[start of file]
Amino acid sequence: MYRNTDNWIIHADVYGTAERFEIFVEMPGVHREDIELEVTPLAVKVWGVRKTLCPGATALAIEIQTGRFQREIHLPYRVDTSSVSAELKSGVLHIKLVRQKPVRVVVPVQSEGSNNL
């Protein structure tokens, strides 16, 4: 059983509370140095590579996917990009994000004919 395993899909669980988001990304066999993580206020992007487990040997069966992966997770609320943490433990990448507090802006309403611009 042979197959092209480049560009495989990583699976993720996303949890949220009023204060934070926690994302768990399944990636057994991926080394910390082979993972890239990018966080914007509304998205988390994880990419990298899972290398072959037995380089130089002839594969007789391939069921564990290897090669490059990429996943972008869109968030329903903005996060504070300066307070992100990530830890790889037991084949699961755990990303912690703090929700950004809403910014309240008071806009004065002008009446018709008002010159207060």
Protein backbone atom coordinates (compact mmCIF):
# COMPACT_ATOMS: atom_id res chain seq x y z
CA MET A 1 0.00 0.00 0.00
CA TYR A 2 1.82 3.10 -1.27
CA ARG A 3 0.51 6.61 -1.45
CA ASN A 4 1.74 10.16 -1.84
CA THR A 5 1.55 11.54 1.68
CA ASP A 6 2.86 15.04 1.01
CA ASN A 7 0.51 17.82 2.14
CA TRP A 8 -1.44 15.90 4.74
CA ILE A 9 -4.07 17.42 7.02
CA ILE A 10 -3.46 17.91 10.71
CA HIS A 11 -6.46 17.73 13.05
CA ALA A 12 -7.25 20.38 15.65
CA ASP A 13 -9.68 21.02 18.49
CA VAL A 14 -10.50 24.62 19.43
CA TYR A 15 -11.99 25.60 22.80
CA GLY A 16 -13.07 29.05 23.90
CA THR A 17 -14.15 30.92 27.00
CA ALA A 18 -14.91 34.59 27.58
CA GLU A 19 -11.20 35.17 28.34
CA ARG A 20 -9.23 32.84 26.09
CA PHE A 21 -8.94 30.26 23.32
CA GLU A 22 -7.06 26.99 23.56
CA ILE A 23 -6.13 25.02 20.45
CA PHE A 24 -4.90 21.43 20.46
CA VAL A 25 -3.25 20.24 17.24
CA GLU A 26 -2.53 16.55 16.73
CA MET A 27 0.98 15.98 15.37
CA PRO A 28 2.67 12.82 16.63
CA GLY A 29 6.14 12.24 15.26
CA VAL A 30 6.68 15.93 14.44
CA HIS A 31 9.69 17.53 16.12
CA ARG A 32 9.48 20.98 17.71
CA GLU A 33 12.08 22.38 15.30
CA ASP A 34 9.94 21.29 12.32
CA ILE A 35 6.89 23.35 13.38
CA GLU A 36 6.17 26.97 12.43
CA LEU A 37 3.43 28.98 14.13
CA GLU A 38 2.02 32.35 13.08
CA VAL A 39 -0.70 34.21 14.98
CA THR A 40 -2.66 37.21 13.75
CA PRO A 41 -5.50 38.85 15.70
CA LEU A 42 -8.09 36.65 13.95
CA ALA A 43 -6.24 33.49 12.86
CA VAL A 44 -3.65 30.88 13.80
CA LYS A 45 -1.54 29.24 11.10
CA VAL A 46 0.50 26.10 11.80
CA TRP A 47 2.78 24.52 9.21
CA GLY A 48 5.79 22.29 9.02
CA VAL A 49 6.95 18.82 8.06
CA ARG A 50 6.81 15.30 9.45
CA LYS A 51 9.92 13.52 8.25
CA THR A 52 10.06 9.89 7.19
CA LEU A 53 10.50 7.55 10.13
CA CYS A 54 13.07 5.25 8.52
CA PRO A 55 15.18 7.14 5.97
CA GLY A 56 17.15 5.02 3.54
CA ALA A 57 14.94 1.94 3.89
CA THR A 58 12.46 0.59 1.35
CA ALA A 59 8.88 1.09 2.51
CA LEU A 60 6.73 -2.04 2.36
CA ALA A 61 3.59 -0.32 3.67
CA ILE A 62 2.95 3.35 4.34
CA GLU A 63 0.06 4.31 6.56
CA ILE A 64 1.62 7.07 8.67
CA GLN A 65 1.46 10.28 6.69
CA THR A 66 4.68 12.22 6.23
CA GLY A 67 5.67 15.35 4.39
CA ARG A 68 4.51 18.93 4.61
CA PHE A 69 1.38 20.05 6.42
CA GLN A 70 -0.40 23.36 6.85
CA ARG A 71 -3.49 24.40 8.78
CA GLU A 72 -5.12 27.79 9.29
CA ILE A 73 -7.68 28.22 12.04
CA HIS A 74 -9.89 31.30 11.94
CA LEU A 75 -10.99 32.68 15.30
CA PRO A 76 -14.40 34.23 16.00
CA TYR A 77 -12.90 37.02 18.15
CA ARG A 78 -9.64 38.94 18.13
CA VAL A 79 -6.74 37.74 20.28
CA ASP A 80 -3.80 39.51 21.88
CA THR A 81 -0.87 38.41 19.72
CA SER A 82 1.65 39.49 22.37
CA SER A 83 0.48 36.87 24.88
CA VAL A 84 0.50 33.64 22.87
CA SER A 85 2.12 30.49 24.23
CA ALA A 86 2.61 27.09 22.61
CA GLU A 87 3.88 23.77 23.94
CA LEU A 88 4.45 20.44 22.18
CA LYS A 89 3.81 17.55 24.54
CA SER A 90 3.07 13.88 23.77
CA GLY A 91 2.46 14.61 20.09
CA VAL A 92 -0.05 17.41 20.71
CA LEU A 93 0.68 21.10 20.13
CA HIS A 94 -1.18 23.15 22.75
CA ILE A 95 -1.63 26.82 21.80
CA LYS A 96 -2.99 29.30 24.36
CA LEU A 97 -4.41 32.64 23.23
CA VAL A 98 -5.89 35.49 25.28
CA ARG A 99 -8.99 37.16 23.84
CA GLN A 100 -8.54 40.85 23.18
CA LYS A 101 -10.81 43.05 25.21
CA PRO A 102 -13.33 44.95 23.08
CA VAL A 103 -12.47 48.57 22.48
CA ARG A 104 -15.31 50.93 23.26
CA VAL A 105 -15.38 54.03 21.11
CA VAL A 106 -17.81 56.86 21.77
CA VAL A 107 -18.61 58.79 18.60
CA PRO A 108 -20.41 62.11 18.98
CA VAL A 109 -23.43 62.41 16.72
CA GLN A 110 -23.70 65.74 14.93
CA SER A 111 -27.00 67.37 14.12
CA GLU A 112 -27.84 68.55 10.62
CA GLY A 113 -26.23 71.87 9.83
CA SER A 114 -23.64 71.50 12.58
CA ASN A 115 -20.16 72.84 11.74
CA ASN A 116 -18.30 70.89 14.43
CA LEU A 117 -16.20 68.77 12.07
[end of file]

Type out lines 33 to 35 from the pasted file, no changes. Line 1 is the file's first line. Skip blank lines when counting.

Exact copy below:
CA GLY A 29 6.14 12.24 15.26
CA VAL A 30 6.68 15.93 14.44
CA HIS A 31 9.69 17.53 16.12